Now, I’m being incredibly down on the film already, seemingly cutting it down for not exploding the preconceptions of Scottish culture before I had even seen it. And yeah, that’s pretty much the size of it. I wasn’t looking forward to seeing it… and then I saw it.

I’ve already mentioned what the primary question that sits at the heart of this film is: what is important to Scottish people about Scotland? The answer that we get from We are Northern Lights is… well, a lot. Given that the film does basically have 122 credited co-directors, the focus of the film is, as you would expect, very widespread. For many, the tranquillity of the countryside is important. For others, it’s the vibrancy of the cities. Some take great pride in its frank political engagement, whilst others take more joy in a humour that is wry and self-deprecating. Some love Scotland for the chance of shared experiences through things like music festivals or just watching a building get knocked down, whereas others prefer to relay more personal stories of what an individual can experience.

There is a lot of good to be seen on show in We are Northern Lights, and interesting things can be seen to feed into others. An older woman talking about the deep connection between Scots and their land, the hangover from the Highland Clearances and the uneasy feeling of subjugation does serve as a thematic backbone to the many, many, many lingering shots of landscapes and skylines, and those who have submitted their efforts to walk, hike and traverse the braes and bens and lochs. Then there are the points of a more forward-thinking nature, speaking of the country’s ethnic diversity, social reformation and political activism. These are most certainly things that the film and its contributors are keen to point at as things of which to be proud.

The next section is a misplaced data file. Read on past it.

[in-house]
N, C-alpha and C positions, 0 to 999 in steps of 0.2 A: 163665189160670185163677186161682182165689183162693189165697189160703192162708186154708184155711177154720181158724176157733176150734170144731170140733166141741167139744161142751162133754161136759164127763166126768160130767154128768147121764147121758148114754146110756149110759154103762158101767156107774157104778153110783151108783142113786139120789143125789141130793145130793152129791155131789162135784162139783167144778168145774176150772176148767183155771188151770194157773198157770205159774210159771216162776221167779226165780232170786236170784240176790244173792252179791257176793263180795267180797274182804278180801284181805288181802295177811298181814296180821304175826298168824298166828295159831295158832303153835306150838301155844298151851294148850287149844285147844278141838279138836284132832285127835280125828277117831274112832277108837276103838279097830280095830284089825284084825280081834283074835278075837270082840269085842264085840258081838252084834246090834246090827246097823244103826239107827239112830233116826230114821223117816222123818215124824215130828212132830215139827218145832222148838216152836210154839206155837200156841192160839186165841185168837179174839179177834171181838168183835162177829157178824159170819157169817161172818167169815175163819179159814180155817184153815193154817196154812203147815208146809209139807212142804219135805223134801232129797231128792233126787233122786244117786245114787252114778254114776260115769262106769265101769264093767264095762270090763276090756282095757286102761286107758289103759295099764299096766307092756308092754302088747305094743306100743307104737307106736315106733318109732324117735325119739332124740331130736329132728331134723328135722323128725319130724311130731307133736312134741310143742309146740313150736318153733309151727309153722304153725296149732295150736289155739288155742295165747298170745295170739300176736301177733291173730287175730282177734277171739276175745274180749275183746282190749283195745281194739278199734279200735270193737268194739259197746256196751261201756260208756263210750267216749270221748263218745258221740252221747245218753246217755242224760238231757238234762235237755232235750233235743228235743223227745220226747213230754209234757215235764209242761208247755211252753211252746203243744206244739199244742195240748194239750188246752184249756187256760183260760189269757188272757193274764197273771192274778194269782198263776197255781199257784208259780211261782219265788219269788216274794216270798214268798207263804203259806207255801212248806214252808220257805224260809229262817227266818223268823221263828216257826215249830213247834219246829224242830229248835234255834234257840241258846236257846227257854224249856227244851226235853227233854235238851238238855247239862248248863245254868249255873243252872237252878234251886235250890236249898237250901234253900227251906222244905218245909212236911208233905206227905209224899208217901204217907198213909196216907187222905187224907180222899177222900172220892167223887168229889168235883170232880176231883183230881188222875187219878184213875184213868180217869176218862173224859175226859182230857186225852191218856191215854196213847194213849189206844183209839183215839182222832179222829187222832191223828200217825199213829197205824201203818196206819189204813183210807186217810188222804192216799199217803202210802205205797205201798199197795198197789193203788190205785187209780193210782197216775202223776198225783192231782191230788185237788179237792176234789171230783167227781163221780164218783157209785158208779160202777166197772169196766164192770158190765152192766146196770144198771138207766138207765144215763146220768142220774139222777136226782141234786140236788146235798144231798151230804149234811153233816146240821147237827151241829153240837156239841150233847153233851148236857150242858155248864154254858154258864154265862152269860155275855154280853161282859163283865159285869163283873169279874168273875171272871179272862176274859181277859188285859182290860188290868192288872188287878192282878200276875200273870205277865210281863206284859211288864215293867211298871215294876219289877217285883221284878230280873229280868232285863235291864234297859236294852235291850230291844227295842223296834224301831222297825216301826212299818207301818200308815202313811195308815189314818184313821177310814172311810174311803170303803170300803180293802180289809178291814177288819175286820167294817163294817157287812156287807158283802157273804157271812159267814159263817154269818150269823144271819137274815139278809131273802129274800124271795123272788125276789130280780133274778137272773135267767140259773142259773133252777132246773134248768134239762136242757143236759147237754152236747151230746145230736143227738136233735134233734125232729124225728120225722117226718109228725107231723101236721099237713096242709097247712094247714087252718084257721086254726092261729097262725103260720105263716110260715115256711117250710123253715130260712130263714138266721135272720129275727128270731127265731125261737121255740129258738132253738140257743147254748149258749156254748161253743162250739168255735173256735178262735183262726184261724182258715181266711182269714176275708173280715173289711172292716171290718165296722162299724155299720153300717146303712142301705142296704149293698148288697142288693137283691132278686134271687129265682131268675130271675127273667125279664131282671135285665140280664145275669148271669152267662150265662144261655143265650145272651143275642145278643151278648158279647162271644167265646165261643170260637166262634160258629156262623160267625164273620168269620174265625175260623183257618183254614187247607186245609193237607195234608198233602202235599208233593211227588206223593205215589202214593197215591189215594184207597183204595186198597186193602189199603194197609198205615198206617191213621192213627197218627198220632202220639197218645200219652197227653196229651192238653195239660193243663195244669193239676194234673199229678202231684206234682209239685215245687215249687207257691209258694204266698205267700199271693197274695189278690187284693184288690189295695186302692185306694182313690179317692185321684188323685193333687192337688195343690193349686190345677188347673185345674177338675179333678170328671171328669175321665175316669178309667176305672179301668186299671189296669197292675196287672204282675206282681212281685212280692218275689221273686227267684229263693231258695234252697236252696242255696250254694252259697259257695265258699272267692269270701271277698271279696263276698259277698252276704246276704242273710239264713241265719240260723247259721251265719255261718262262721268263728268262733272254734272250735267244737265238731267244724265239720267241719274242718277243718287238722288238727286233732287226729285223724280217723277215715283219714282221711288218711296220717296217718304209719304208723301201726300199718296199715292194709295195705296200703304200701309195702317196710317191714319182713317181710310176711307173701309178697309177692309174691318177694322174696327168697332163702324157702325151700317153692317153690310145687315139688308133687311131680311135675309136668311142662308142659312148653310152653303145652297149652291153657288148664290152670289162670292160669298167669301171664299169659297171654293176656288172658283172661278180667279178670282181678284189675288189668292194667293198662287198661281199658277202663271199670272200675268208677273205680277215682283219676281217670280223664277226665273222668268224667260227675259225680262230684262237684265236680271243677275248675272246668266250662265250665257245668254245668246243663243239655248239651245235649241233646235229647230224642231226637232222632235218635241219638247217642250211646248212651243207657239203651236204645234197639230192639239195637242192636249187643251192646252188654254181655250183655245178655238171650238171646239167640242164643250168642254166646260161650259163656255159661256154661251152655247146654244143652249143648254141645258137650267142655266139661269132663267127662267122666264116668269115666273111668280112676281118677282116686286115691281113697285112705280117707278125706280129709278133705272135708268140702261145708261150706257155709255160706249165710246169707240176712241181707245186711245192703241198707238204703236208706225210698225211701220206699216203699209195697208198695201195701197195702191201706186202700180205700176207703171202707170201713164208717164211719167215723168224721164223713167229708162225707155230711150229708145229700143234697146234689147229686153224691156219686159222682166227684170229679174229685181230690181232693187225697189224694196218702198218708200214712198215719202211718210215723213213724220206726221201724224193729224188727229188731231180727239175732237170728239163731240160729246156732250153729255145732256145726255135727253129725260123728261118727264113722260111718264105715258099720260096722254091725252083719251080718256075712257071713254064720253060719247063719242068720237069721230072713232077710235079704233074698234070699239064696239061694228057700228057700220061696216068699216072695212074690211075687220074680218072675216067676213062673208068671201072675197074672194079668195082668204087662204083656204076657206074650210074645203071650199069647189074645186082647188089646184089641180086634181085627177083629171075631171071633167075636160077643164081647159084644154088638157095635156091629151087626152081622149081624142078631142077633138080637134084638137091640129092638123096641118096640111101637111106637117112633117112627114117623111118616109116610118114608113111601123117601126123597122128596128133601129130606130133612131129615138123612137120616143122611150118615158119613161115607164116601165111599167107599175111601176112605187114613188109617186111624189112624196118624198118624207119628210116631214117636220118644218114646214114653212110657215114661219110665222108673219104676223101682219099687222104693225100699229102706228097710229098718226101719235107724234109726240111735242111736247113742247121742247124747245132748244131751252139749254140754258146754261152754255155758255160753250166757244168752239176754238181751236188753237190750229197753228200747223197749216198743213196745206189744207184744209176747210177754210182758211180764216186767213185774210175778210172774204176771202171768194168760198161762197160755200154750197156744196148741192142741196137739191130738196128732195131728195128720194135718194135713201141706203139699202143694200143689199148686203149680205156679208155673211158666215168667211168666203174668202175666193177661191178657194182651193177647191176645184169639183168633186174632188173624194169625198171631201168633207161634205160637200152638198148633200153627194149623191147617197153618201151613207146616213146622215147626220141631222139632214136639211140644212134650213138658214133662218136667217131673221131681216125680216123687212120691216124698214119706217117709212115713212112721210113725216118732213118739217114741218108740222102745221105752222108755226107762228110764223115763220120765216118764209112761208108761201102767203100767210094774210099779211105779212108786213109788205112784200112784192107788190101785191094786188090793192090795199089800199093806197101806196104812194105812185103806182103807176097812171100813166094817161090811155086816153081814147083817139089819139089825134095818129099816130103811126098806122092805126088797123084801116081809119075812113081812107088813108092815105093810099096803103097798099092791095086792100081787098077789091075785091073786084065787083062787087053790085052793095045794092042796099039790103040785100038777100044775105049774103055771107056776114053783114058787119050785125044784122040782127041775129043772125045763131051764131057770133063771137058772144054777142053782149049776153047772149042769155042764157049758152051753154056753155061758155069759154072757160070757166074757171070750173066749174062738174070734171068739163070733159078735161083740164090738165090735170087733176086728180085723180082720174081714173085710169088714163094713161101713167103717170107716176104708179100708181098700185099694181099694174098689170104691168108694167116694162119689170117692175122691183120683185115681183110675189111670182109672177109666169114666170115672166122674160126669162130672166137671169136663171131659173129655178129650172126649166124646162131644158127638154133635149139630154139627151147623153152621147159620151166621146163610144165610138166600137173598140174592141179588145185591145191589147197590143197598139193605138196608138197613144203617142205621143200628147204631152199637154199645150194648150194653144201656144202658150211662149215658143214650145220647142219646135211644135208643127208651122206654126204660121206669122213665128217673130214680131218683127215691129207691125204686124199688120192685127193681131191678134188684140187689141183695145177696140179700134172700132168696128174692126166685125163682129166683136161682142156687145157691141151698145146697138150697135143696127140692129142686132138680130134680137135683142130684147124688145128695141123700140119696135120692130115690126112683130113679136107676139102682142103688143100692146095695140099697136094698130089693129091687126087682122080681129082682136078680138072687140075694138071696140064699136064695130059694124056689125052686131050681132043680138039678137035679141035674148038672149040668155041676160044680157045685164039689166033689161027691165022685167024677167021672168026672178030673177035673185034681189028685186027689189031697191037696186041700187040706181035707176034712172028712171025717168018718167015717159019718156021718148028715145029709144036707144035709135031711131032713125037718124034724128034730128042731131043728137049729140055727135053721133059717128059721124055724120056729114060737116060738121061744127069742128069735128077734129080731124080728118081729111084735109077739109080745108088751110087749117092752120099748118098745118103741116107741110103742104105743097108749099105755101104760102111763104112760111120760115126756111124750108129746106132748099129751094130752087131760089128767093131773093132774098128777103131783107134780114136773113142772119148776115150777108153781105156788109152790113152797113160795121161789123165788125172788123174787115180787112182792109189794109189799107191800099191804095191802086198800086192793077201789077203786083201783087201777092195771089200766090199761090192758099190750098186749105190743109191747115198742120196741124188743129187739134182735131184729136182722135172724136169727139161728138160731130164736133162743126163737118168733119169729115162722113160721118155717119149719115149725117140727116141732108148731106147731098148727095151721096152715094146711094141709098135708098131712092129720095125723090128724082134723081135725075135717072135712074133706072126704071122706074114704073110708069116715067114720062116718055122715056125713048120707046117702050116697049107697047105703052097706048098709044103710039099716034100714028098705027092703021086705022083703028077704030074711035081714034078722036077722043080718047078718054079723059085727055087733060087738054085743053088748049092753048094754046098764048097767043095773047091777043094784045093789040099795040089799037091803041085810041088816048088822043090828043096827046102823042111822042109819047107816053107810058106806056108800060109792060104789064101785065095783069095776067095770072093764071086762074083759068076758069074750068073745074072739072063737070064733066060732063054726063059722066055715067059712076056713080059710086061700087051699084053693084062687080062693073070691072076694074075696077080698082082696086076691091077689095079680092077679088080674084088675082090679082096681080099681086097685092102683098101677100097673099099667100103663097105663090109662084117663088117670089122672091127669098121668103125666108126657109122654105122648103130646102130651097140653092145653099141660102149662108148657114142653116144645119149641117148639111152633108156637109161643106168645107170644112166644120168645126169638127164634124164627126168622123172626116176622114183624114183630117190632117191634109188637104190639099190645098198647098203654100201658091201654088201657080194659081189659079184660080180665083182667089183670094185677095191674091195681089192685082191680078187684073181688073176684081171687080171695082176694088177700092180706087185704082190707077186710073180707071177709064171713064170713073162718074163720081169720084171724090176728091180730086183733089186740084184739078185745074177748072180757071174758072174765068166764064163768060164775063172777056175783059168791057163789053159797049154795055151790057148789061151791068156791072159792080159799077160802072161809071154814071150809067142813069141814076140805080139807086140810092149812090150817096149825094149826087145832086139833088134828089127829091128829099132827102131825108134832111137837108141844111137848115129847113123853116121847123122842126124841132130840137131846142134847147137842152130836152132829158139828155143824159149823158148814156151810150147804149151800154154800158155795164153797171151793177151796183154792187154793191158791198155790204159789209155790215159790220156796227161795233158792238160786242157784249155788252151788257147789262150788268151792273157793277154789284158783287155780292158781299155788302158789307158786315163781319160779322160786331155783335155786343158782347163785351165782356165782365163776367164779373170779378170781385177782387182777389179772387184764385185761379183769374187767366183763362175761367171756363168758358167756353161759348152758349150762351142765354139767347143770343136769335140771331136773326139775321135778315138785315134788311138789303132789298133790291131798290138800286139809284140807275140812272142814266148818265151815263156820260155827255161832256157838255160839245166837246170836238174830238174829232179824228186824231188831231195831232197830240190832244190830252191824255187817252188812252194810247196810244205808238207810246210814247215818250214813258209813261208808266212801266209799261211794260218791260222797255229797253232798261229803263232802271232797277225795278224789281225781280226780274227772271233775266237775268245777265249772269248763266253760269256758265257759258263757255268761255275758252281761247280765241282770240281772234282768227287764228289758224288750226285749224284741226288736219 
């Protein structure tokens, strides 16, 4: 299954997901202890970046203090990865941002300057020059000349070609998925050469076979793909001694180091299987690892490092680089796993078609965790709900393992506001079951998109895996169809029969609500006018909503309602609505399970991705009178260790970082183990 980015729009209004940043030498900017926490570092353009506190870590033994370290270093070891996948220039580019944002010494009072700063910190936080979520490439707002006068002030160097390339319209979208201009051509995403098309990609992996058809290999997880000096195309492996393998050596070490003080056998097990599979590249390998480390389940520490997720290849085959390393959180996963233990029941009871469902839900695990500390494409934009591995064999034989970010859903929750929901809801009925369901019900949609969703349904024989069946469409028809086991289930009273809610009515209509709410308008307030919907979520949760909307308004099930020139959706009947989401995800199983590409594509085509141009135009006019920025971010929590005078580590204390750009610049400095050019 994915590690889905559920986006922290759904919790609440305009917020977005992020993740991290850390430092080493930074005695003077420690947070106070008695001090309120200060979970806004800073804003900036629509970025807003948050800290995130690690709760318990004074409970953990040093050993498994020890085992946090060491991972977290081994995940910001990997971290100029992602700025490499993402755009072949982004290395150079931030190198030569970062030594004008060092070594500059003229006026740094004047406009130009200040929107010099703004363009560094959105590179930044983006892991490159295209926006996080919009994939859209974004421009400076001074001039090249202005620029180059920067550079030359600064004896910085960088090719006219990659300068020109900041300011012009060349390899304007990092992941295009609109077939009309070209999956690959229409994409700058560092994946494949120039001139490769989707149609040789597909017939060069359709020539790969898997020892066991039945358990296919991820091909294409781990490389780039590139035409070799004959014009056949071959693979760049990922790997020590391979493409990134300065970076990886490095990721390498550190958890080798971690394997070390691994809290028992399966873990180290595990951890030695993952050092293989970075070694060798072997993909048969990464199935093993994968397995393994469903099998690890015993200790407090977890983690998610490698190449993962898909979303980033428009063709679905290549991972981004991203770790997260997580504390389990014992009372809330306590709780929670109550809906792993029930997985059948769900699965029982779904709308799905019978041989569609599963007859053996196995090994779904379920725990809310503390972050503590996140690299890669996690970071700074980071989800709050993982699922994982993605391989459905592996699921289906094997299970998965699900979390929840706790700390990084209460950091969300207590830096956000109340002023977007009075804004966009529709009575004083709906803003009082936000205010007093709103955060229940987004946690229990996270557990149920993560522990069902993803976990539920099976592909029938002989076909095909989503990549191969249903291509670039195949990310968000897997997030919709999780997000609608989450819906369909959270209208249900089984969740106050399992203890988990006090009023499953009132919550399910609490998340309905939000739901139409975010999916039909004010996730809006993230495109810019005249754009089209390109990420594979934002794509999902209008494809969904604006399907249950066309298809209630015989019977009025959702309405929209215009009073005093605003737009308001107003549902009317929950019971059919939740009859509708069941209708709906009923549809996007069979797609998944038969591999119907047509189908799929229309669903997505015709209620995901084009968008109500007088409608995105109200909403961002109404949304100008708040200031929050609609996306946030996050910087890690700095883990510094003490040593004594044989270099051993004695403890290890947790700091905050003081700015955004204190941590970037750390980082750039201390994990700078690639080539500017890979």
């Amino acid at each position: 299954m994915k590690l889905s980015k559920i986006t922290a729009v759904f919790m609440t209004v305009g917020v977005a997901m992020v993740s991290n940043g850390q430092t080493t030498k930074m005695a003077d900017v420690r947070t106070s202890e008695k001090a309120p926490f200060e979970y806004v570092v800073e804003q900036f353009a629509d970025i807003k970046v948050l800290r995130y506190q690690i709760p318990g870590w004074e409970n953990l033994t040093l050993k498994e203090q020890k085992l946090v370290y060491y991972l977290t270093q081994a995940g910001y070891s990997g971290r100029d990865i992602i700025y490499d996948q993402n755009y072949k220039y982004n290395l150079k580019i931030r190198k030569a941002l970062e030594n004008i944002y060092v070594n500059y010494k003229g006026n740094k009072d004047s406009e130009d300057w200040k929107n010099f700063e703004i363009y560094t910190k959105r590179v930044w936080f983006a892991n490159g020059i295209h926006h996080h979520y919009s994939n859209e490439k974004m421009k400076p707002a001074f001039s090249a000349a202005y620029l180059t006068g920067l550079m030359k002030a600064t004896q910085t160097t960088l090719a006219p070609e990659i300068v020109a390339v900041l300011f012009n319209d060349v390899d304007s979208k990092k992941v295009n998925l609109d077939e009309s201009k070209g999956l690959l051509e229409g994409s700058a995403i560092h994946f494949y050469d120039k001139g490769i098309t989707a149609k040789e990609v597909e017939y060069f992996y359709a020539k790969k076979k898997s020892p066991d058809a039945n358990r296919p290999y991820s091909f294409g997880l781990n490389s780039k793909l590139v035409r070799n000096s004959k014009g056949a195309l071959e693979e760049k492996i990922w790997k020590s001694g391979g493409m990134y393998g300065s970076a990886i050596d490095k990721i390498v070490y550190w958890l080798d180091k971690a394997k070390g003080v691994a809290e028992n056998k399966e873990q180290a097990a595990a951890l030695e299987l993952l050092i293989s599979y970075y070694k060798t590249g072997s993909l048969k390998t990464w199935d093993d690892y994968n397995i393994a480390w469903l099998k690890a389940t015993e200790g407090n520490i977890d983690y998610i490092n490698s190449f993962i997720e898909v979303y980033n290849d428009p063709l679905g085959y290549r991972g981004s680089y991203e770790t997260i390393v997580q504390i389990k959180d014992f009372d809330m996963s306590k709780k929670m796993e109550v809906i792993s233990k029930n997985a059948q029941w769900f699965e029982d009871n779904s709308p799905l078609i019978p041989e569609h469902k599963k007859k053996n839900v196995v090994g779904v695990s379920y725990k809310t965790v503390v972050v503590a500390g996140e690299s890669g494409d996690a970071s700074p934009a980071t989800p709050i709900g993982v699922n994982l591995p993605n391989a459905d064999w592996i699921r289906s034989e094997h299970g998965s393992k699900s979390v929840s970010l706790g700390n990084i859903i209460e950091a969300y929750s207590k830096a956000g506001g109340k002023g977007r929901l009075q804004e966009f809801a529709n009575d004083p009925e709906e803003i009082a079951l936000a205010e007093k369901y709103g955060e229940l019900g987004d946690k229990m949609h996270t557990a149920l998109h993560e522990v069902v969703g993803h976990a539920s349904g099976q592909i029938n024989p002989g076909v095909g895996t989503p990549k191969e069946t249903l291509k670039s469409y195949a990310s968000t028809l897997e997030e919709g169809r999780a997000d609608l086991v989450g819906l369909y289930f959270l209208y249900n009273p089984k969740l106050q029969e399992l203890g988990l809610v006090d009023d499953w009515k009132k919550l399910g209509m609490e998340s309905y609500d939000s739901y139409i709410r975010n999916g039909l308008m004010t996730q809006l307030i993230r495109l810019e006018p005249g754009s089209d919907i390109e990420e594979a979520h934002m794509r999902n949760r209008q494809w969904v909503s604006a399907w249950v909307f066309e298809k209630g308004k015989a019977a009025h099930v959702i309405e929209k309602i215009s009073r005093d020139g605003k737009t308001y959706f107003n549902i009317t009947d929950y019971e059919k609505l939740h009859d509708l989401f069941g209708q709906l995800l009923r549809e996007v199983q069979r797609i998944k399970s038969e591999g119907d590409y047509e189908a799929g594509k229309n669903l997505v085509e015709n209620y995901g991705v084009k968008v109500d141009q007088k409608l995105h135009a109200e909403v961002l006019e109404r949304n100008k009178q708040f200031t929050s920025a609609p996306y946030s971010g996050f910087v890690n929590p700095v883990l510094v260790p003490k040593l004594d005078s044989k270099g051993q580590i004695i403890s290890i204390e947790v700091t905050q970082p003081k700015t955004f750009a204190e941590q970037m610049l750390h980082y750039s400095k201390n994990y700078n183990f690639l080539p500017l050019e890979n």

There are elements of We are Northern Lights that did less to win me over, though. As a whole, the film feels very much like something made by the tourist board, beckoning travellers from across the world to come and see the delights in store. Hell, you could take the trailer and play it almost exactly as that. Saying that, you can’t really make something designed to showcase what’s special about Scotland and be surprised when it looks like something that showcases what’s special about Scotland. It’s kind of the point.

Neither do I think it is particularly well done overall. Given that it is just a collection of short pieces, many of which hold pretty much no real interest (camera on dog collar as dog fetches stick), it’s kind of a slog to get through, with brief moments that nod in the direction of a point… but we’ll get to that. Whilst there are some people we return to at various points, there’s never any real indication that we will be back with them, so it’s difficult to really engage with anything other than the relatively fuzzy theoretical alibi that rests beneath it.